You may have heard some of the following interesting film terms, but do you know where they came from? We did a little investigation to learn their origins.
- Abby Singer – The term refers to the second to the last shot of the day and is coined after Production Manager Abby Singer, who used to let the crew know when they were almost done, so they could start wrapping up equipment early, thereby saving money on the production.
- Alan Smithee film – This name, coined in 1968, is used by a director instead of his/her own name when so many unauthorized edits or changes have been made to a film that the director wishes to disassociate with it. The term was invented with the release of Death of a Gun Fighter when Richard Widmark fired the first director and hired a second. With the directing split, it did not meet either director’s vision, so neither wanted to take credit. Because a director had to be associated with a film, the name Alan Smithee was chosen. According to Wikipedia, “Critics praised the film and its “new” director, with The New York Times commenting that the film was “sharply directed by Allen Smithee who has an adroit facility for scanning faces and extracting sharp background detail.”[
- Bowdlerize(d) – This term refers to the action of removing disturbing, violent or adult-oriented content from a movie to make it more acceptable for mass consumption. The term is attributed to Englishman Thomas Bowdler who published a ‘censored’ Family Shakespeare version in the early 1800s.
- Contrazoom – Also known as the vertigo effect, this technique was invented by film great Alfred Hitchcock for his film Vertigo. It involves tracking the camera backwards while zooming in, making the subject matter the stationery element while the surroundings change.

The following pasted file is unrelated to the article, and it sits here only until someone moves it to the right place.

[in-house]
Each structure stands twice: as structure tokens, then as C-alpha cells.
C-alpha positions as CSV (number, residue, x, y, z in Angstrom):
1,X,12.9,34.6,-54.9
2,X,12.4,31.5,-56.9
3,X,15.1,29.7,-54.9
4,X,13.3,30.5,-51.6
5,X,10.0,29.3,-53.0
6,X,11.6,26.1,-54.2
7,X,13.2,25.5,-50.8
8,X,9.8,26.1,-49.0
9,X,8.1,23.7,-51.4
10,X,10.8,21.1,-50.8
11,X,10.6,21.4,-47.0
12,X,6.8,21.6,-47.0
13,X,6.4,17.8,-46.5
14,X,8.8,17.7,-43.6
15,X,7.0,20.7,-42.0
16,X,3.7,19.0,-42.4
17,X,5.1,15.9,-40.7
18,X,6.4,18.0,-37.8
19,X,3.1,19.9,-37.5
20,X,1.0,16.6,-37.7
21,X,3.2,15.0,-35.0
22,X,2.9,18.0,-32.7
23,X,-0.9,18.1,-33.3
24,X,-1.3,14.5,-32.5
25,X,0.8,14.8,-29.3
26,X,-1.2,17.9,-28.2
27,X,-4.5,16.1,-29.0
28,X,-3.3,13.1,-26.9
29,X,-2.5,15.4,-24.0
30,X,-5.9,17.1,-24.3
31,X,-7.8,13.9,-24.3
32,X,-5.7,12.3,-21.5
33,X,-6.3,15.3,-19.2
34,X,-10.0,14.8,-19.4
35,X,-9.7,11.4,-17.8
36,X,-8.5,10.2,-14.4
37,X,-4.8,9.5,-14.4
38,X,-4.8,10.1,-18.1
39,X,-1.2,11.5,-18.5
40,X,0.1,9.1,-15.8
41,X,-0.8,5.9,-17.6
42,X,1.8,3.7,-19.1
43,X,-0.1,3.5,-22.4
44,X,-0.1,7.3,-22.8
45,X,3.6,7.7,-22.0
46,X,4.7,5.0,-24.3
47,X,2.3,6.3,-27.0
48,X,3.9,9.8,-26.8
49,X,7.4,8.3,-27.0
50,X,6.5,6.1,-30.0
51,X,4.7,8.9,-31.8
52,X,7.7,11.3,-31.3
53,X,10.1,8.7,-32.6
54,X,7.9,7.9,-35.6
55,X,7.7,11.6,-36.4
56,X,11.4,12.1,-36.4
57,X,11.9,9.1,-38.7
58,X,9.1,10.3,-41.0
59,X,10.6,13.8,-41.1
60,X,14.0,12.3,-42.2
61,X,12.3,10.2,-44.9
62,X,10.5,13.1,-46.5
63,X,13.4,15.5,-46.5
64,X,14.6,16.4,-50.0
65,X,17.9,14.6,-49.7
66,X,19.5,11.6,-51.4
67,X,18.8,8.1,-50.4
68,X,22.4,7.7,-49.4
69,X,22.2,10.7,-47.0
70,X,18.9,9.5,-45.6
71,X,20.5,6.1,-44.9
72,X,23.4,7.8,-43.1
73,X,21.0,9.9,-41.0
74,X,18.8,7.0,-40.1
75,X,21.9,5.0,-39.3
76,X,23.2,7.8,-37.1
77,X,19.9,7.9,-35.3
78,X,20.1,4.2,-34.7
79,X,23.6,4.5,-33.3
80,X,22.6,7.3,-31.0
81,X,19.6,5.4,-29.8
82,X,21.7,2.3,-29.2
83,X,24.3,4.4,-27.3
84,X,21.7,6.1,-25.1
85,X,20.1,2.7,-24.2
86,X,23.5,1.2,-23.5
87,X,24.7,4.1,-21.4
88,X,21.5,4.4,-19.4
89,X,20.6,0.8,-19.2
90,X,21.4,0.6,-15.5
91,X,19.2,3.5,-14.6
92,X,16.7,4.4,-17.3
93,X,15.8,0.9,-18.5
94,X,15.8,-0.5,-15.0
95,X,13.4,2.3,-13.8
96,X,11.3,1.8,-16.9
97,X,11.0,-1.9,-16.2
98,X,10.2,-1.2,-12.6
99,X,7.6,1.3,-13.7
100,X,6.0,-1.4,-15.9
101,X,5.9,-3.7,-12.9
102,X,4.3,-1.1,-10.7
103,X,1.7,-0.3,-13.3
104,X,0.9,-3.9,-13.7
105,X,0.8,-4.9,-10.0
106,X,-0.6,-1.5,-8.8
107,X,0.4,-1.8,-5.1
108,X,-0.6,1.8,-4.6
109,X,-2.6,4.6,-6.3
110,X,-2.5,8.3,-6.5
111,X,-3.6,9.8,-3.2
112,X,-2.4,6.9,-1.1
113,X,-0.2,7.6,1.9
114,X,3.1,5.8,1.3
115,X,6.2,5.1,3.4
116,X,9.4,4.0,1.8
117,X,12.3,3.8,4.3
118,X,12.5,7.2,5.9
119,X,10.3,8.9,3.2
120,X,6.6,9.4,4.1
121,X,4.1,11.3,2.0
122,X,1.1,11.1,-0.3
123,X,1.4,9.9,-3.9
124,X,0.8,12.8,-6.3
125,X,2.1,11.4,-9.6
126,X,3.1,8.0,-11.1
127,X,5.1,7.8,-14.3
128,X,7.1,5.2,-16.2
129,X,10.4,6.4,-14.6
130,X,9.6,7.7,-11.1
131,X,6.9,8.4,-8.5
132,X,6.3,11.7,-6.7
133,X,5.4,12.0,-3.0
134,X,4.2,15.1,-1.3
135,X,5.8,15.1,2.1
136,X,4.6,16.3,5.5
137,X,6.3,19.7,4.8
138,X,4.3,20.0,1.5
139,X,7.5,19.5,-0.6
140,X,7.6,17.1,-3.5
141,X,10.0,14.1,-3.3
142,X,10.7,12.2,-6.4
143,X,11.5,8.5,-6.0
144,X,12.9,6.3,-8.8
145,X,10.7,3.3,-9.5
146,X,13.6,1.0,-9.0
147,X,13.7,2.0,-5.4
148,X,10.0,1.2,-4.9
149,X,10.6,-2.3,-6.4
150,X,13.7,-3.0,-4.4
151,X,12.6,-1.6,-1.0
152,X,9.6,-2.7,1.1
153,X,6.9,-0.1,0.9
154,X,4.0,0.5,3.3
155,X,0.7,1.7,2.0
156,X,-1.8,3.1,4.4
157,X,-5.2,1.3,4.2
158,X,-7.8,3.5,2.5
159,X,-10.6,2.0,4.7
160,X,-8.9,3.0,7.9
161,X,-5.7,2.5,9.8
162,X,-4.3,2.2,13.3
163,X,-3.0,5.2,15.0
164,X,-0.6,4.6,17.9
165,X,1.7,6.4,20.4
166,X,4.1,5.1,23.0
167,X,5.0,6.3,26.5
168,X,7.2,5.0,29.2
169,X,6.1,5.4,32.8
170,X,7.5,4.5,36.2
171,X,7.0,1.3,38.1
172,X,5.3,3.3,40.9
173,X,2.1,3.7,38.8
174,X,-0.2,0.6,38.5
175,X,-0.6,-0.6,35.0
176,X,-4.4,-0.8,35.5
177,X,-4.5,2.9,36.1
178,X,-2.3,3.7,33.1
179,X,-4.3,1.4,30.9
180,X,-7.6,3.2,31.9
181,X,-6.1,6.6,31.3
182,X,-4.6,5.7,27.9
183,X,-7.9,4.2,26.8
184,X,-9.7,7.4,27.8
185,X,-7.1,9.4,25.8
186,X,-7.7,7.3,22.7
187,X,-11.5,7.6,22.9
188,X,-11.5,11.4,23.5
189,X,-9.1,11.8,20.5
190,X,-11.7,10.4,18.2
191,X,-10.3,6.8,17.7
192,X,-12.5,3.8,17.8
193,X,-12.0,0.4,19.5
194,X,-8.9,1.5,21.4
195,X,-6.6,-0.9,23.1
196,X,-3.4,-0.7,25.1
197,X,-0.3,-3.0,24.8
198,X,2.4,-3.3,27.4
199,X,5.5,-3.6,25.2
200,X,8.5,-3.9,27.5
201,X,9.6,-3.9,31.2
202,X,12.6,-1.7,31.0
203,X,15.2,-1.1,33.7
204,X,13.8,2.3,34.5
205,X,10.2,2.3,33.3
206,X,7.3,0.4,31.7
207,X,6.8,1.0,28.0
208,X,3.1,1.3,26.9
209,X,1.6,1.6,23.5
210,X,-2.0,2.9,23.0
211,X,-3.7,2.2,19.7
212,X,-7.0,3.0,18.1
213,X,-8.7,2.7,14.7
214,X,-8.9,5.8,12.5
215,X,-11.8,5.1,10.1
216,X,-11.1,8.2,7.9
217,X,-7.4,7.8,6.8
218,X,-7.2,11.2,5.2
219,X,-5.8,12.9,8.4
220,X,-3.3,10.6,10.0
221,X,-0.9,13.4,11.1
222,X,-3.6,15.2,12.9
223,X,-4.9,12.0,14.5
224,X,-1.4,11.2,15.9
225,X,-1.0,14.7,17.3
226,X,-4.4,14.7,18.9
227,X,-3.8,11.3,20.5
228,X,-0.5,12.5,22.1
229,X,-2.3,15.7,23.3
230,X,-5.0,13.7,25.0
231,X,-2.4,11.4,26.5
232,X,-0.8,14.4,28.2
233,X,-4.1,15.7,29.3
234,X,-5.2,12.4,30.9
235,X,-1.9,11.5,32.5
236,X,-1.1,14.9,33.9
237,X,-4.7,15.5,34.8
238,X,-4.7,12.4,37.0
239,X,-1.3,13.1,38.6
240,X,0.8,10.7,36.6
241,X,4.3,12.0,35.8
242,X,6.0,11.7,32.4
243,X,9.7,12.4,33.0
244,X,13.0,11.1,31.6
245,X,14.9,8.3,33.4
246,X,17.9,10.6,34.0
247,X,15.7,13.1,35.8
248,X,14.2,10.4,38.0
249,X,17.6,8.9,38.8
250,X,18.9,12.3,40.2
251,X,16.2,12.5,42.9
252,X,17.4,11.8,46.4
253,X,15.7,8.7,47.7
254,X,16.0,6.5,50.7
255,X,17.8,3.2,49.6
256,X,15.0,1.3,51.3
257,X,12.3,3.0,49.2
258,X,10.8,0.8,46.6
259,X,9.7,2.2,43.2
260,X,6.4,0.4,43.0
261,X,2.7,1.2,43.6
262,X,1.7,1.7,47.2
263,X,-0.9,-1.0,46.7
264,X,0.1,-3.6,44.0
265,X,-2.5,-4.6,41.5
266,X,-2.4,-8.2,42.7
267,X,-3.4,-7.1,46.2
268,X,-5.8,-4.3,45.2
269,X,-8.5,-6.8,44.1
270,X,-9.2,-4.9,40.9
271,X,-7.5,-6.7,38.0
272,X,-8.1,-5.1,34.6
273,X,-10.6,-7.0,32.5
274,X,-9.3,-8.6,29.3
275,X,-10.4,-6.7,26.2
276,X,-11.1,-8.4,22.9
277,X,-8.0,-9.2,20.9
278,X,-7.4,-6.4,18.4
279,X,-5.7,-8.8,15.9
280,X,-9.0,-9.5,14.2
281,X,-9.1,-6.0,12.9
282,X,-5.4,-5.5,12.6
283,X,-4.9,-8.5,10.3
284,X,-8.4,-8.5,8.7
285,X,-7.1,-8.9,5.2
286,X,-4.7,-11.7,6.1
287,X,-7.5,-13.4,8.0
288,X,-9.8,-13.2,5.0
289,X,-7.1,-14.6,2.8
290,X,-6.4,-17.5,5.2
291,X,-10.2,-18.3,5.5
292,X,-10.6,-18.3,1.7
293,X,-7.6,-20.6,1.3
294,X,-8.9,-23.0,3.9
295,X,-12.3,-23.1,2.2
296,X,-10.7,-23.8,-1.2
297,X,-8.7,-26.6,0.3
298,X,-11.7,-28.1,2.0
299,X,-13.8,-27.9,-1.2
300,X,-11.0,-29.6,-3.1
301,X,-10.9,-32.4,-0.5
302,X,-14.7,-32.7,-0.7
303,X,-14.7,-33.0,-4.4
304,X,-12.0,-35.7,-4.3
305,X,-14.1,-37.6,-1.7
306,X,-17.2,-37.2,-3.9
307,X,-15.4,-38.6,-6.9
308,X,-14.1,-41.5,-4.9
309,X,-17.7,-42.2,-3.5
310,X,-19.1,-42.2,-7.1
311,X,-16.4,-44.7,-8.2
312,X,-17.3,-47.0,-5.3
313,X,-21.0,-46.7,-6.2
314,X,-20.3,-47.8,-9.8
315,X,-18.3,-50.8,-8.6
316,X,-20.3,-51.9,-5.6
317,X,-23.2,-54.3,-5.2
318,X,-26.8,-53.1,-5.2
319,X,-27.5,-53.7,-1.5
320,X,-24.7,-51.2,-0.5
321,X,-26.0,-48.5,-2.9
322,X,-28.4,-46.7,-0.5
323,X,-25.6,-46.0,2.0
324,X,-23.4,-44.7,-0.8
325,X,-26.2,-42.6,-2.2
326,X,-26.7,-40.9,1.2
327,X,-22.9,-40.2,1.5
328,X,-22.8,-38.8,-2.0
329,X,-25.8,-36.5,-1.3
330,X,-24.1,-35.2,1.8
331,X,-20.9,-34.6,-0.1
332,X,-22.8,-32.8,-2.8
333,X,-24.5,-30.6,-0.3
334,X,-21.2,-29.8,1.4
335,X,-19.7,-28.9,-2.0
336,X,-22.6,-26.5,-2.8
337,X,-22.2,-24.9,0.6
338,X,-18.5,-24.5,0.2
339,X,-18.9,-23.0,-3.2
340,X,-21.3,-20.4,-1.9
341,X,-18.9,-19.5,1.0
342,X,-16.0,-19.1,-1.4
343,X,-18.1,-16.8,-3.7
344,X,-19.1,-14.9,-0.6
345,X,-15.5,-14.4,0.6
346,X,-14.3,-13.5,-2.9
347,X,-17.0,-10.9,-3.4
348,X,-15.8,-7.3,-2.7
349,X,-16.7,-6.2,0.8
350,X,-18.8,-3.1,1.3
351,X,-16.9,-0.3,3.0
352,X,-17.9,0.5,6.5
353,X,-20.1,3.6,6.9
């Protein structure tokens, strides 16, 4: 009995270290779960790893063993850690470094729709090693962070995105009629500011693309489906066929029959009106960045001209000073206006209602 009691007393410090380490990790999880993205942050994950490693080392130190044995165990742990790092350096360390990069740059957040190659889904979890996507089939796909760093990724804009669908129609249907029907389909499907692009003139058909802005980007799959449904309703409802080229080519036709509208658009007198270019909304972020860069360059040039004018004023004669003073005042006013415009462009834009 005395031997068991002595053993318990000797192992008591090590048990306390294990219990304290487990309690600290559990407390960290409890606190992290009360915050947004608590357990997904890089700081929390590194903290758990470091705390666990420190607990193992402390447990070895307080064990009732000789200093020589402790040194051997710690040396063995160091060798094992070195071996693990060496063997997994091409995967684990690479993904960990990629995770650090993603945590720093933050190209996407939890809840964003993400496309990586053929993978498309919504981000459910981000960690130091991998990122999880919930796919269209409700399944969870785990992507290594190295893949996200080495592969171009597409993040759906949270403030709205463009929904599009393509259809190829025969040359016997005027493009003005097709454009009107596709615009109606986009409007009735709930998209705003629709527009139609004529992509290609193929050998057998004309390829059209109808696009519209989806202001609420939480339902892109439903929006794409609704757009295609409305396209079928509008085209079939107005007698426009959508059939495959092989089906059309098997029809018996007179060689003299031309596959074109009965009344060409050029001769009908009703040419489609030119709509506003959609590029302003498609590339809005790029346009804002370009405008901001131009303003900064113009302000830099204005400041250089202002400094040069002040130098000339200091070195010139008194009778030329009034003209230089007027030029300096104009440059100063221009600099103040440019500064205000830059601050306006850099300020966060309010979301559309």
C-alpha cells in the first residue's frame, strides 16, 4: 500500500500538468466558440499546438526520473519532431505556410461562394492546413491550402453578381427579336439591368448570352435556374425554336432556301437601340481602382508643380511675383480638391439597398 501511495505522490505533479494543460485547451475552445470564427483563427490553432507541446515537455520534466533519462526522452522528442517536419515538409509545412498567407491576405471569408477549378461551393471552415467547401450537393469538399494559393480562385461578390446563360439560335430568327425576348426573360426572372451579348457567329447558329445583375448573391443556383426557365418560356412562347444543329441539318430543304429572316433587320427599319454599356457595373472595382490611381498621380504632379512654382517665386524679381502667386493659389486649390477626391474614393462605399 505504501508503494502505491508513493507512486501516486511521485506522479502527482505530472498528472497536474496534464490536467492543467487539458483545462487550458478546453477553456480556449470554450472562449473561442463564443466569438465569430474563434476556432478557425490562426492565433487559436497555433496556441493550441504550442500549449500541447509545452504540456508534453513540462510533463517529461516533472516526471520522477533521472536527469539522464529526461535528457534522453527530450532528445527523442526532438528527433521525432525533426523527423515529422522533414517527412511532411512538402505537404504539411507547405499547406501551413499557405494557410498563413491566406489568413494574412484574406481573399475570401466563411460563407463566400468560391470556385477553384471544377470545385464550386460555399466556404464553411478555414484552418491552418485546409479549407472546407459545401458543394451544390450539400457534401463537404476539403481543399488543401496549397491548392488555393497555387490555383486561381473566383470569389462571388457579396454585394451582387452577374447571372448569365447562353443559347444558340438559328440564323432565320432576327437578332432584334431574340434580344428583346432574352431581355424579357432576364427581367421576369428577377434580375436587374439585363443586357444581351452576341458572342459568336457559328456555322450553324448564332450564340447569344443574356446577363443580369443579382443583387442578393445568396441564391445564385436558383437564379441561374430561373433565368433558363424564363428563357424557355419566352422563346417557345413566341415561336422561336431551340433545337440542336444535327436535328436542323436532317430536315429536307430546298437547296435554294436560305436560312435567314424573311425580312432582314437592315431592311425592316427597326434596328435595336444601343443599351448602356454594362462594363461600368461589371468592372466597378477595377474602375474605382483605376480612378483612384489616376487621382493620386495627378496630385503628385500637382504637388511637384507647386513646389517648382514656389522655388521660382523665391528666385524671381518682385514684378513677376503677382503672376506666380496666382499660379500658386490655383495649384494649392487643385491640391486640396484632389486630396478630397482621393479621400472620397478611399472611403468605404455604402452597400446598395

- Coogan’s Law – Named after child actor Jackie Coogan, this law was enacted in 1939 to ensure that a child actor’s employer set aside 15% of the earnings in a trust for his or her later use as an adult. It also regulated the child actor’s schooling, work hours, and time-off. Jackie Coogan was one of Hollywood’s earliest child stars. He earned an estimated $3 to $4 million as a child, but in the lawsuit he ultimately brought against his mother and stepfather, he received only $126,000 of the remaining $250,000 that they hadn’t frittered away.
- Dunning – Invented around 1925 by C. Dodge Dunning, this technique refers to when studio-filmed shots are combined with background footage that has been filmed in a different location. The process was first used on the 1933 film King Kong.
- Grand Guignol – Taken from the French meaning “Large Puppet,” and originating in 1900s Parisian shock theater, this term now refers to works with dark, disturbing, dramatic, and gothic elements that are often presented in a stylized and overly dramatic manner.
- Martini Shot – Also known as the Window shot, the martini shot is the last one of the day, before everyone heads off to celebrate with drinks.
Image: Alfred Hitchcock’s “Vertigo” trailer, Vertigo’s Effect… Photo is in the public domain because it was published in the United States between 1923 and 1977 and without a copyright notice.